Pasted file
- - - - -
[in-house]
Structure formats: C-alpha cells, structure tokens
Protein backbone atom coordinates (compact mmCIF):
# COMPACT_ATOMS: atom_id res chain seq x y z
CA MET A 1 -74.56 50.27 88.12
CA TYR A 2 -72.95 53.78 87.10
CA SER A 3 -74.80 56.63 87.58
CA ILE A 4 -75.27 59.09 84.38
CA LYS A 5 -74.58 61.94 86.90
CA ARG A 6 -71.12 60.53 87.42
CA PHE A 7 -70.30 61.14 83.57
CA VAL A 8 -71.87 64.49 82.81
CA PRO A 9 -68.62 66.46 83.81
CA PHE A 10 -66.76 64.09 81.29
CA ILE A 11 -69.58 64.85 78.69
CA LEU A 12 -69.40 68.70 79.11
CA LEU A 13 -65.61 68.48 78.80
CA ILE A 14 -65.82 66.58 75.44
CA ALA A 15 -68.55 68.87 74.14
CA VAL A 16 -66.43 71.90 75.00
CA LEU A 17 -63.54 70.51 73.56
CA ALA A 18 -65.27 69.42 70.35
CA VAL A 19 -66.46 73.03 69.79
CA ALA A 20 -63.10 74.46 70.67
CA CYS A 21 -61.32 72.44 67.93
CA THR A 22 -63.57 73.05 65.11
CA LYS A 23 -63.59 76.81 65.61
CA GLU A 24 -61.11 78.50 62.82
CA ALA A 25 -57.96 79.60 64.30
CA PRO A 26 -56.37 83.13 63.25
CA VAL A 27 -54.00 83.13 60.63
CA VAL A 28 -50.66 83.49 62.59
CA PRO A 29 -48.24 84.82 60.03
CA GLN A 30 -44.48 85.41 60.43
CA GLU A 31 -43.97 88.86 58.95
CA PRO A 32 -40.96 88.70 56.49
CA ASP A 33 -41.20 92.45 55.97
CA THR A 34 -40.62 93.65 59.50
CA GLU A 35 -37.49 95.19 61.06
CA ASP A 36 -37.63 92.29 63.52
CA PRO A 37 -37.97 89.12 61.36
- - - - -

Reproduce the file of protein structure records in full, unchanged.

[in-house]
Structure formats: C-alpha cells, structure tokens
Protein backbone atom coordinates (compact mmCIF):
# COMPACT_ATOMS: atom_id res chain seq x y z
CA MET A 1 -74.56 50.27 88.12
CA TYR A 2 -72.95 53.78 87.10
CA SER A 3 -74.80 56.63 87.58
CA ILE A 4 -75.27 59.09 84.38
CA LYS A 5 -74.58 61.94 86.90
CA ARG A 6 -71.12 60.53 87.42
CA PHE A 7 -70.30 61.14 83.57
CA VAL A 8 -71.87 64.49 82.81
CA PRO A 9 -68.62 66.46 83.81
CA PHE A 10 -66.76 64.09 81.29
CA ILE A 11 -69.58 64.85 78.69
CA LEU A 12 -69.40 68.70 79.11
CA LEU A 13 -65.61 68.48 78.80
CA ILE A 14 -65.82 66.58 75.44
CA ALA A 15 -68.55 68.87 74.14
CA VAL A 16 -66.43 71.90 75.00
CA LEU A 17 -63.54 70.51 73.56
CA ALA A 18 -65.27 69.42 70.35
CA VAL A 19 -66.46 73.03 69.79
CA ALA A 20 -63.10 74.46 70.67
CA CYS A 21 -61.32 72.44 67.93
CA THR A 22 -63.57 73.05 65.11
CA LYS A 23 -63.59 76.81 65.61
CA GLU A 24 -61.11 78.50 62.82
CA ALA A 25 -57.96 79.60 64.30
CA PRO A 26 -56.37 83.13 63.25
CA VAL A 27 -54.00 83.13 60.63
CA VAL A 28 -50.66 83.49 62.59
CA PRO A 29 -48.24 84.82 60.03
CA GLN A 30 -44.48 85.41 60.43
CA GLU A 31 -43.97 88.86 58.95
CA PRO A 32 -40.96 88.70 56.49
CA ASP A 33 -41.20 92.45 55.97
CA THR A 34 -40.62 93.65 59.50
CA GLU A 35 -37.49 95.19 61.06
CA ASP A 36 -37.63 92.29 63.52
CA PRO A 37 -37.97 89.12 61.36